Opinions

University of Alaska is on a pathway to decline

Both the president and the board of regents have received the recent vote of no confidence in president of University of Alaska Jim Johnsen in a rather dismissive manner. Additionally there has been no coverage regarding the process or reasons behind the vote by University of Alaska Anchorage Faculty Senate. Therefore in the interest of the welfare of the university, all of the stakeholders in the university, and in the state of Alaska some facts need to be shared.

[UAA faculty votes no confidence in University of Alaska president]

The text of the resolution supporting the vote of no confidence cites numerous issues. Five of the most pressing are the utter lack of any financial justification for any of the actions taken under the guise of the Strategic Pathways process, the lack of any meaningful involvement of the faculty in violation of shared governance practices, the unprecedented volume of faculty turnover, the apparent loss of faculty positions, and the plummeting morale across all employees.

Strategic Pathways is purported to reduce redundancies, cut costs and strengthen excellence. It is also promoted as being an inclusive process that involves administration, faculty and staff. To this point committees composed of administration, faculty and staff have compiled pros and cons of a variety of options given to them. Two glaring problems with this approach are obvious. First, the current way of doing business is assumed to be wasteful and inefficient and that change is mandatory. While in some instances that may be the case, without establishing baseline measures of cost and effectiveness there is no way to know. Second, the committees were instructed not to consider any financial impacts of the options they evaluate. They were to develop lists of pros and cons for the options and they were expressly told not to make any recommendations.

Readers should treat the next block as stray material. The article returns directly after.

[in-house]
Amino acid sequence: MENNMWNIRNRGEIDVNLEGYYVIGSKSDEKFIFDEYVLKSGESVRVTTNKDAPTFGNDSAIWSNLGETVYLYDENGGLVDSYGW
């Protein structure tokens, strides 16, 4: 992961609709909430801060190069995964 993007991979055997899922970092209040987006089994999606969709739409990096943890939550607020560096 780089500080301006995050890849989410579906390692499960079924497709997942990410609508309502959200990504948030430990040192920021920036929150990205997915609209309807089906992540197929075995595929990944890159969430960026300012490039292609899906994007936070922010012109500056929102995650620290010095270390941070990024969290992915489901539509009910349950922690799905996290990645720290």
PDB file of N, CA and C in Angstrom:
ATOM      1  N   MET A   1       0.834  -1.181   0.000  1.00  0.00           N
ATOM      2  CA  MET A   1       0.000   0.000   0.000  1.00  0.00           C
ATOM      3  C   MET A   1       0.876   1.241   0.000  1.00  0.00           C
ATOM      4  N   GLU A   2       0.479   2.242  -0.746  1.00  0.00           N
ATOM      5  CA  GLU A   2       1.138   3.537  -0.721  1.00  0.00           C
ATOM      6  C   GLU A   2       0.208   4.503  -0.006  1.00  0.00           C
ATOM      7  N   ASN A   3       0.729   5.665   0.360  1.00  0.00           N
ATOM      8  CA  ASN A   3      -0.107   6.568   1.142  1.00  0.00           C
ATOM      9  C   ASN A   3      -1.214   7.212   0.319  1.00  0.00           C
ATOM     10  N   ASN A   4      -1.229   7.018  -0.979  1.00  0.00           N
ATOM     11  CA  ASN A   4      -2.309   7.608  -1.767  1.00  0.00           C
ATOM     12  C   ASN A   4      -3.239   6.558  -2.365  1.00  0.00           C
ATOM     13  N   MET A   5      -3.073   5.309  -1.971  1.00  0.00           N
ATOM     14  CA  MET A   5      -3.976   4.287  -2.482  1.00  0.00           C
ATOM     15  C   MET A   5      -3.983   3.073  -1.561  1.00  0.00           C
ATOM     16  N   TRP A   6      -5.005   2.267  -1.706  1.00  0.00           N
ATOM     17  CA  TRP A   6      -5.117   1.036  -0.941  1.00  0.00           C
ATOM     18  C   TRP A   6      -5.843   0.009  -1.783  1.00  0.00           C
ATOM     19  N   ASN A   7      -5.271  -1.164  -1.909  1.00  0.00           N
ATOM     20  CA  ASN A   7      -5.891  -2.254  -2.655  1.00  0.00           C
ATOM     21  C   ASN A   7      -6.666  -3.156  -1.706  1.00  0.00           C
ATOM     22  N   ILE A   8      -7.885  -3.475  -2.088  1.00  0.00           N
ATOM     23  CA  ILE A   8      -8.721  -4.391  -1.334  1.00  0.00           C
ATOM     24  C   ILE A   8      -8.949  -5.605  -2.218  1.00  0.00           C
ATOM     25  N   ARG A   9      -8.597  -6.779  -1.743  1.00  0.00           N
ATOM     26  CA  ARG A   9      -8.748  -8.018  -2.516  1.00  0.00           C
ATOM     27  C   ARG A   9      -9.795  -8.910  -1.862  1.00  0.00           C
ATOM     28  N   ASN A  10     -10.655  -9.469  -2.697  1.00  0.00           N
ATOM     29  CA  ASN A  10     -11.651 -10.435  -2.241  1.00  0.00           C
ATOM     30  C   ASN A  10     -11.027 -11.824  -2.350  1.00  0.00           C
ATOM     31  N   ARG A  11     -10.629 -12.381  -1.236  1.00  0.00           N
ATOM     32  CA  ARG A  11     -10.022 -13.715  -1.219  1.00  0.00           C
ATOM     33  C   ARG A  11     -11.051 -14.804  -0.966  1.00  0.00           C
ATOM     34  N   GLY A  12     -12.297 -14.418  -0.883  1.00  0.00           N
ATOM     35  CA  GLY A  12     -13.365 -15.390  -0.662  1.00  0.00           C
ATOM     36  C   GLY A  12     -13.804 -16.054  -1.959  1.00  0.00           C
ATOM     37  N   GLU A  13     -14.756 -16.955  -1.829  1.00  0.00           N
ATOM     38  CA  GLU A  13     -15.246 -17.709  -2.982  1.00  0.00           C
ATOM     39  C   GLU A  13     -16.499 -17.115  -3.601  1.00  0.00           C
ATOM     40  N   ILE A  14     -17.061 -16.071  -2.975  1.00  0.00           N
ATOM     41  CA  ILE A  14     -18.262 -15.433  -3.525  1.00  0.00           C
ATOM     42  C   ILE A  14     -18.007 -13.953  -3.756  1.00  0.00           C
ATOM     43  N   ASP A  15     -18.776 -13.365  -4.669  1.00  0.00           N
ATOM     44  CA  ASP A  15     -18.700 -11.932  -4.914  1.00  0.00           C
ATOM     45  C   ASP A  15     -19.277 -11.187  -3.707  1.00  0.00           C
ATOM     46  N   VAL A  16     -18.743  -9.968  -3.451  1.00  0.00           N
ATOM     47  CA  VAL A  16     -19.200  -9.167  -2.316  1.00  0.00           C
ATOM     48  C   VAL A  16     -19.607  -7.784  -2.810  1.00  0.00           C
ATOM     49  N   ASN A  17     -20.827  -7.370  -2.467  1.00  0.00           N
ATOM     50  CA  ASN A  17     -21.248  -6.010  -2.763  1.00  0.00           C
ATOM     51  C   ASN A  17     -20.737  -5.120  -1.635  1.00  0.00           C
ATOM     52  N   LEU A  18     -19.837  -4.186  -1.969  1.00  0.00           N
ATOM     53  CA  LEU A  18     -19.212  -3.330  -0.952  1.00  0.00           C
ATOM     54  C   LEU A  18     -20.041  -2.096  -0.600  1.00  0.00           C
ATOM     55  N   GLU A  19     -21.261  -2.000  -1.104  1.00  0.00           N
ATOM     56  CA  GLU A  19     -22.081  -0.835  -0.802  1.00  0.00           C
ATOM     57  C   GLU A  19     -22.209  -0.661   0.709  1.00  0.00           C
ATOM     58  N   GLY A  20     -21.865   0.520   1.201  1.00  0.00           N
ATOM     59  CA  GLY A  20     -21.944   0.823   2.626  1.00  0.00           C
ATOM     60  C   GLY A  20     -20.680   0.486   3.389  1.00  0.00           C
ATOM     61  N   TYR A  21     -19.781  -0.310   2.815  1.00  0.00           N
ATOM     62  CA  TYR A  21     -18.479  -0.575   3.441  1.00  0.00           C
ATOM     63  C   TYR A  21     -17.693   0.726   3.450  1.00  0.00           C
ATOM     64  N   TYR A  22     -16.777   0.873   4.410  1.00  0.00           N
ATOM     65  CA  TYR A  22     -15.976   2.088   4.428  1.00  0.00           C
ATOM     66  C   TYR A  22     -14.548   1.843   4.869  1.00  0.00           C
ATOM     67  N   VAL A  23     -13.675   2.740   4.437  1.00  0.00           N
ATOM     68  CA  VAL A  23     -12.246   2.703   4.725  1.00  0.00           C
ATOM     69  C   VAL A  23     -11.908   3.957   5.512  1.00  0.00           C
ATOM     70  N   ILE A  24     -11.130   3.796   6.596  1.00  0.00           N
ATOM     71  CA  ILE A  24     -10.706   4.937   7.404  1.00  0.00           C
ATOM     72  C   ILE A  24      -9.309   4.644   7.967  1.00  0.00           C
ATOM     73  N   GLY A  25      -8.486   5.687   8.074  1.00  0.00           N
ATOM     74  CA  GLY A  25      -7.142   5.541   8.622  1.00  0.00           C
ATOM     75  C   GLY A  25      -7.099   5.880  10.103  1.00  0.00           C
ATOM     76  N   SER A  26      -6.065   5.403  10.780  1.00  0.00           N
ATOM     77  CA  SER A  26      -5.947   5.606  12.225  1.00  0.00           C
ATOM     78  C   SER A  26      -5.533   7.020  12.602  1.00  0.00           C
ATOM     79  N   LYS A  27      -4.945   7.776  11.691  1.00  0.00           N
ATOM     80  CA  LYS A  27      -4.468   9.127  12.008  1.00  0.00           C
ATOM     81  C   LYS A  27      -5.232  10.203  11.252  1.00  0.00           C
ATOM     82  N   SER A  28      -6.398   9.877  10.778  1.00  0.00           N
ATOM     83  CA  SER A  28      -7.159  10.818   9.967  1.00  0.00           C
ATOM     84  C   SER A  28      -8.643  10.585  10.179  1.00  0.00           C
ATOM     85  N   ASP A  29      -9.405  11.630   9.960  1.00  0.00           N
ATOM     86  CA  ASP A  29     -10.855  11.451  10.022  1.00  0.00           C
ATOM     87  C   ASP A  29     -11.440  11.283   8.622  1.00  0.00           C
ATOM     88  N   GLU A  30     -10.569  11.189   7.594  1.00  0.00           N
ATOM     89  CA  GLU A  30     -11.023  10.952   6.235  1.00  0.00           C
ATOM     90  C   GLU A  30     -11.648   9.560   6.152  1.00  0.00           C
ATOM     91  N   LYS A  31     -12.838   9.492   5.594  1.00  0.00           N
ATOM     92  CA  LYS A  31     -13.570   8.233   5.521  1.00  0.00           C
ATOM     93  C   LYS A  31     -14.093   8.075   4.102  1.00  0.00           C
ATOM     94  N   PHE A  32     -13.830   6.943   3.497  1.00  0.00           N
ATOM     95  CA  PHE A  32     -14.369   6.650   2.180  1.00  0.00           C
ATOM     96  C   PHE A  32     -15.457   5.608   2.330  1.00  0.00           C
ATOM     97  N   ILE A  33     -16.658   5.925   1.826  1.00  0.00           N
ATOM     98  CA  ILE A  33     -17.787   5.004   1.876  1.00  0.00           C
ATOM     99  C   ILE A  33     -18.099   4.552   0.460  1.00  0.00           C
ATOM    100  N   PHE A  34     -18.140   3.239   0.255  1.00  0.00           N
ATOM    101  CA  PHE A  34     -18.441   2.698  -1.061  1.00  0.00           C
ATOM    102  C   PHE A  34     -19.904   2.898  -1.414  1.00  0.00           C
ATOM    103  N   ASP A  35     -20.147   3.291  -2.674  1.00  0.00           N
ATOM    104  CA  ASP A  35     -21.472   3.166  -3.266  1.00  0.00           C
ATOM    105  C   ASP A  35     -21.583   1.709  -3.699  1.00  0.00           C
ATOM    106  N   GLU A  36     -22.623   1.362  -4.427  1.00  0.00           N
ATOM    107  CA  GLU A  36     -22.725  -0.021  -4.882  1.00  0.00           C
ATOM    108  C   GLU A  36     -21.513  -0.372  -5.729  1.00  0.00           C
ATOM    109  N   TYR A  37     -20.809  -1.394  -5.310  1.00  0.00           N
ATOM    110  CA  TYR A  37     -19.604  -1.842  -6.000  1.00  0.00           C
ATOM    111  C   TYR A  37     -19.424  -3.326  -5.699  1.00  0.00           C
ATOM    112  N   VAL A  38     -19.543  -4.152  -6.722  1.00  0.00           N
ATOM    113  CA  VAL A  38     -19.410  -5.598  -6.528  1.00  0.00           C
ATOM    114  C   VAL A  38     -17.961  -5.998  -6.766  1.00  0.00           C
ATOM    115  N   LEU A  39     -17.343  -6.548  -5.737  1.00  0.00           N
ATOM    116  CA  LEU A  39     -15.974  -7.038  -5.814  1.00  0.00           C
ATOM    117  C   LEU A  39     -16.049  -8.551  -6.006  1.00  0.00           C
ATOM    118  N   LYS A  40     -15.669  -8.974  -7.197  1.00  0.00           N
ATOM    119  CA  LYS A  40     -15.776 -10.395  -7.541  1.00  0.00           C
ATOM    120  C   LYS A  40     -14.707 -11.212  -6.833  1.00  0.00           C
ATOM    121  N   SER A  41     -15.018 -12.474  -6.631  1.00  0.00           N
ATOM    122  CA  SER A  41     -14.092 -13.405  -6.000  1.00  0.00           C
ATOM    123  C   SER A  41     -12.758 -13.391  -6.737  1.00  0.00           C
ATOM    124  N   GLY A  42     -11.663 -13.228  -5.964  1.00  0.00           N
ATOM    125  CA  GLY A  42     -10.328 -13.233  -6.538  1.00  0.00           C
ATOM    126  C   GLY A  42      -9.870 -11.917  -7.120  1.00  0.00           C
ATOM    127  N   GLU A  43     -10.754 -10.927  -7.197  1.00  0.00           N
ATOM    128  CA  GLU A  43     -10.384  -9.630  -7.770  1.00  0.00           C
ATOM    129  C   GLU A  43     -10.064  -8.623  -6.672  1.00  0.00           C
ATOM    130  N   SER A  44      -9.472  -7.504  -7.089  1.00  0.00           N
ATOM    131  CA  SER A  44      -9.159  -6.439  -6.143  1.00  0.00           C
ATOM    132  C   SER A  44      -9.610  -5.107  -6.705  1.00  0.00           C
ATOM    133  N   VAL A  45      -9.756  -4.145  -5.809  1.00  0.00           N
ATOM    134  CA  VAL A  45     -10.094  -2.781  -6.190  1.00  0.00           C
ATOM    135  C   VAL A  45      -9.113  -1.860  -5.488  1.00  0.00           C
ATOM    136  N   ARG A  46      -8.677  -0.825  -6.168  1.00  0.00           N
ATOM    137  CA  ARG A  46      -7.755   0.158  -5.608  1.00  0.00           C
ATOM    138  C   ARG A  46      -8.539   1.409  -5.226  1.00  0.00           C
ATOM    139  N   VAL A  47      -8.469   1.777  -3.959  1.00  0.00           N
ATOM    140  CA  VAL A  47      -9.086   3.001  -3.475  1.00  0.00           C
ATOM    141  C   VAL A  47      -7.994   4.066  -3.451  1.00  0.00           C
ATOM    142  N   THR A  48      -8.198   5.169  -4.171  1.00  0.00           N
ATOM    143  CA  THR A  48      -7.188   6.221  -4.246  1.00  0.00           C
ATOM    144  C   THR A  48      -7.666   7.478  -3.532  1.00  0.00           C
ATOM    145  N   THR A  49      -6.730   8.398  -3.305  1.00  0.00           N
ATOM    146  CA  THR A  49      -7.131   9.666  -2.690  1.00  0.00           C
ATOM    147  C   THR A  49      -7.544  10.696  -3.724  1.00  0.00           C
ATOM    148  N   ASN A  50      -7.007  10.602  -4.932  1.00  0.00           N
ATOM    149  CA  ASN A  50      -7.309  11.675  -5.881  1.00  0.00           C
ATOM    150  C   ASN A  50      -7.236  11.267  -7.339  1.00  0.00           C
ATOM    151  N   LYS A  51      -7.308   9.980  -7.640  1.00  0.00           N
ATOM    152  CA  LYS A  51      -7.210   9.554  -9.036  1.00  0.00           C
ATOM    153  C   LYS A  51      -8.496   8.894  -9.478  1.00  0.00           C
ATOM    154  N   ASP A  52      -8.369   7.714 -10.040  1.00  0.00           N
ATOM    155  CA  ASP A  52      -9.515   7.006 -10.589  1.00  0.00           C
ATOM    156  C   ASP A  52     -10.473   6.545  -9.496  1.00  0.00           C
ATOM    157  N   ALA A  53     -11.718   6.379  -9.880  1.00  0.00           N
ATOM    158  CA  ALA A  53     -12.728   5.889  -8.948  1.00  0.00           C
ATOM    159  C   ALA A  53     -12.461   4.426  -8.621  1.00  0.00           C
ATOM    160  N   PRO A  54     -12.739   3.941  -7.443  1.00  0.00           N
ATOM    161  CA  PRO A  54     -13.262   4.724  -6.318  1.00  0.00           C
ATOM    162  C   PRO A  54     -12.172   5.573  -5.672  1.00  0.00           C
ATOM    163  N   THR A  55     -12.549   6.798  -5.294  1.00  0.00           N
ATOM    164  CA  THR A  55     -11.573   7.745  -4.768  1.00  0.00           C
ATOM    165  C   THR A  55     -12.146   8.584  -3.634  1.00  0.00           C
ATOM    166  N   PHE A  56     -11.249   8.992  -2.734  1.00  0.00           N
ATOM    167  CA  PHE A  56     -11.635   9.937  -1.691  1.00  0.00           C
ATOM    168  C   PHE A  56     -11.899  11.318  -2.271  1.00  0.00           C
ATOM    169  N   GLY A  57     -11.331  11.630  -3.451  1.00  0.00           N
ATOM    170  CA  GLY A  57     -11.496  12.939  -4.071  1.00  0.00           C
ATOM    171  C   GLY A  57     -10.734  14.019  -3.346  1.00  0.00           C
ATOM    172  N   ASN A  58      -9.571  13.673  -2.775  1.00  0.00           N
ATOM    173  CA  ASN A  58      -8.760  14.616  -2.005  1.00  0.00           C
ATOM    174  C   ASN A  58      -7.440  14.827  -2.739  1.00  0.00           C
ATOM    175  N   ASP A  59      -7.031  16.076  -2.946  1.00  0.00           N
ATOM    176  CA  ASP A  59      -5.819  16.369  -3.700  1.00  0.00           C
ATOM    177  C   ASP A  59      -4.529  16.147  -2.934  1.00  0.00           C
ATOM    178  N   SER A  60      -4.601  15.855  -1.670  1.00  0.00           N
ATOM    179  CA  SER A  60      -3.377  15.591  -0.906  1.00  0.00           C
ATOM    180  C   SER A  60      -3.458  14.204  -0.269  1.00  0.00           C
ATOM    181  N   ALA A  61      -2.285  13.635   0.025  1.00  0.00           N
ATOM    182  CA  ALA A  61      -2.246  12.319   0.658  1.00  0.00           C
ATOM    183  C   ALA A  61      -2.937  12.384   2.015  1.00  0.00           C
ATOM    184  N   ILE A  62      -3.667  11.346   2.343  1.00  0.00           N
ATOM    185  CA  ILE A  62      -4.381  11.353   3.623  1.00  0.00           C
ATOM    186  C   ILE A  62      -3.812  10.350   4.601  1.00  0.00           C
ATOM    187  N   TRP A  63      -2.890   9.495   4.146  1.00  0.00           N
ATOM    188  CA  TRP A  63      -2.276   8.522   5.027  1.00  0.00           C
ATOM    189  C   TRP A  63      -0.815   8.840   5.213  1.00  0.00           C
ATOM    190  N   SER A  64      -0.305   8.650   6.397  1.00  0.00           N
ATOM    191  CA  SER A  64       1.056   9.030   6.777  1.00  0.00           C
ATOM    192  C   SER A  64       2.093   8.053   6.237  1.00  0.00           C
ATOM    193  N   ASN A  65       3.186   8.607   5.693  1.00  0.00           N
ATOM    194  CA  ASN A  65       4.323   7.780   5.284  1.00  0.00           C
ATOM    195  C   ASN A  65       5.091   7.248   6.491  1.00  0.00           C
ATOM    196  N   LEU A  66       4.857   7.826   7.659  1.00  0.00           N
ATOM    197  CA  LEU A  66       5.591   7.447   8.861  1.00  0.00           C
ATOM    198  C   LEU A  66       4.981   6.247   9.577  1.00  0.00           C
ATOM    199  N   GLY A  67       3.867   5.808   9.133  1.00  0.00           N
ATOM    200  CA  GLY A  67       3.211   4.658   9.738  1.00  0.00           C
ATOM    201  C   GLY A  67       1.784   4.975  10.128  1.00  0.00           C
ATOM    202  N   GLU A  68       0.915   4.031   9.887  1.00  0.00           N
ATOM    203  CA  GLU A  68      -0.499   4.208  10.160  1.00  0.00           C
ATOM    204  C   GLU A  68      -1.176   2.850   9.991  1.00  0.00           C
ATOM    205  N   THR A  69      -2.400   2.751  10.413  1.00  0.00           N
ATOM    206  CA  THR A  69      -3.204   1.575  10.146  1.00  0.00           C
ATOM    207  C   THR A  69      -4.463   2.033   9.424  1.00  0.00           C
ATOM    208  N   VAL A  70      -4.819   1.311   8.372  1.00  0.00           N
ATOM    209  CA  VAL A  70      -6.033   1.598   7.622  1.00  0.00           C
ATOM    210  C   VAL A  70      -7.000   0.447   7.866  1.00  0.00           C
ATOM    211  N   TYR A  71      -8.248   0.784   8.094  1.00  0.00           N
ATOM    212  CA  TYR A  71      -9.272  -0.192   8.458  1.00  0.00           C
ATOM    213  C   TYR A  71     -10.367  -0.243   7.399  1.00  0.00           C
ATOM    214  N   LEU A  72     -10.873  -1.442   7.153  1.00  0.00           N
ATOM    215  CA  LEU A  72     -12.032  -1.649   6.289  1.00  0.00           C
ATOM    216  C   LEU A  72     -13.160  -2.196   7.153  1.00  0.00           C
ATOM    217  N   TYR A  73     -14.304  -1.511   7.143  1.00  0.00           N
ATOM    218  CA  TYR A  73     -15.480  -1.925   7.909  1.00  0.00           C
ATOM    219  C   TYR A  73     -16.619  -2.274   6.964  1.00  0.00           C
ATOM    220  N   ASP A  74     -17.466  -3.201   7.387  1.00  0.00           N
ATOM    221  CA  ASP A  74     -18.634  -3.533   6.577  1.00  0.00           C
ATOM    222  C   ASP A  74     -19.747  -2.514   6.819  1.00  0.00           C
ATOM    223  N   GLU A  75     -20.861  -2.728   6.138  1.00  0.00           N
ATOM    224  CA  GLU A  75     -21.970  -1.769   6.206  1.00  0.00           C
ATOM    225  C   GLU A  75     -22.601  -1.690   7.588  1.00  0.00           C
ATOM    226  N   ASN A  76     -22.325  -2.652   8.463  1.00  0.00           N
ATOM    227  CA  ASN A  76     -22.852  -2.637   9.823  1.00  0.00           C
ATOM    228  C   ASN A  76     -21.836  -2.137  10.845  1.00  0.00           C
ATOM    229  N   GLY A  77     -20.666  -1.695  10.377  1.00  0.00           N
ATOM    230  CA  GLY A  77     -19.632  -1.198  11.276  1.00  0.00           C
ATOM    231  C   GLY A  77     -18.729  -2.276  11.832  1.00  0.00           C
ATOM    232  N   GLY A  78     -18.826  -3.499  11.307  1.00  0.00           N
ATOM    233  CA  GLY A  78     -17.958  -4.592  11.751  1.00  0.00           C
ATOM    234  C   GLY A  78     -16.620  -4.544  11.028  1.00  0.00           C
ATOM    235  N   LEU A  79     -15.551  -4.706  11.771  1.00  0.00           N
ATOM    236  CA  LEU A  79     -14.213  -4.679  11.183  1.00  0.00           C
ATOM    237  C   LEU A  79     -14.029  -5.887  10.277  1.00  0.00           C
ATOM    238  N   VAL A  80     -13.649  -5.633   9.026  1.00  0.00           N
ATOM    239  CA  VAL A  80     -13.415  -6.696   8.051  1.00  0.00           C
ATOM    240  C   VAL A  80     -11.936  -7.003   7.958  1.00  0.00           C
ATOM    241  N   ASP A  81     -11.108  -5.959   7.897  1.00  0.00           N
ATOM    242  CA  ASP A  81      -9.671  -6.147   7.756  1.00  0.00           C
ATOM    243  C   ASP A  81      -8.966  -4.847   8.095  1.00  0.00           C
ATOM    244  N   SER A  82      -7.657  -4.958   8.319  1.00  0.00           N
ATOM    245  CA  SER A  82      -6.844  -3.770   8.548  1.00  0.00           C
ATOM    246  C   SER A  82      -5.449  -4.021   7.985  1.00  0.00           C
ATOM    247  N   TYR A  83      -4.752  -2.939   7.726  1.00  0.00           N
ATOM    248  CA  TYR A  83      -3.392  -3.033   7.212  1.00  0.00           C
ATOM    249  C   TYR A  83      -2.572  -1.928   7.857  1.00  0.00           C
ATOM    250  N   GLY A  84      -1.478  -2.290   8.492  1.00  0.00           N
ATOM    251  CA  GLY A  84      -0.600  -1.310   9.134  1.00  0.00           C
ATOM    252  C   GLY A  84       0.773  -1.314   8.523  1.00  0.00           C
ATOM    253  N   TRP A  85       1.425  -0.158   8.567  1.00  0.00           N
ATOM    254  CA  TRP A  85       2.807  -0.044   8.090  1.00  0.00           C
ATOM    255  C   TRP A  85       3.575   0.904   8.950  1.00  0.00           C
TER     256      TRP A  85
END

The lack of any accounting for the baseline cost of operations, calculation of any projected cost savings, estimation of the cost of implementation, time to break even (payback period), or any metrics to measure the results promised (increased efficiency and cost-effectiveness) is dumbfounding. When asked a direct question about why there was no financial analysis to support any of the program decision-making (in front of the UAA Faculty Senate meeting in December 2016) Johnsen said, "There is no time." Making changes of the magnitude that this process involves absolutely requires financial analysis. The lack of concern for creating performance goals for the changes the administration is implementing and measuring whether the changes actually meet those goals violates the most basic of sound business practices.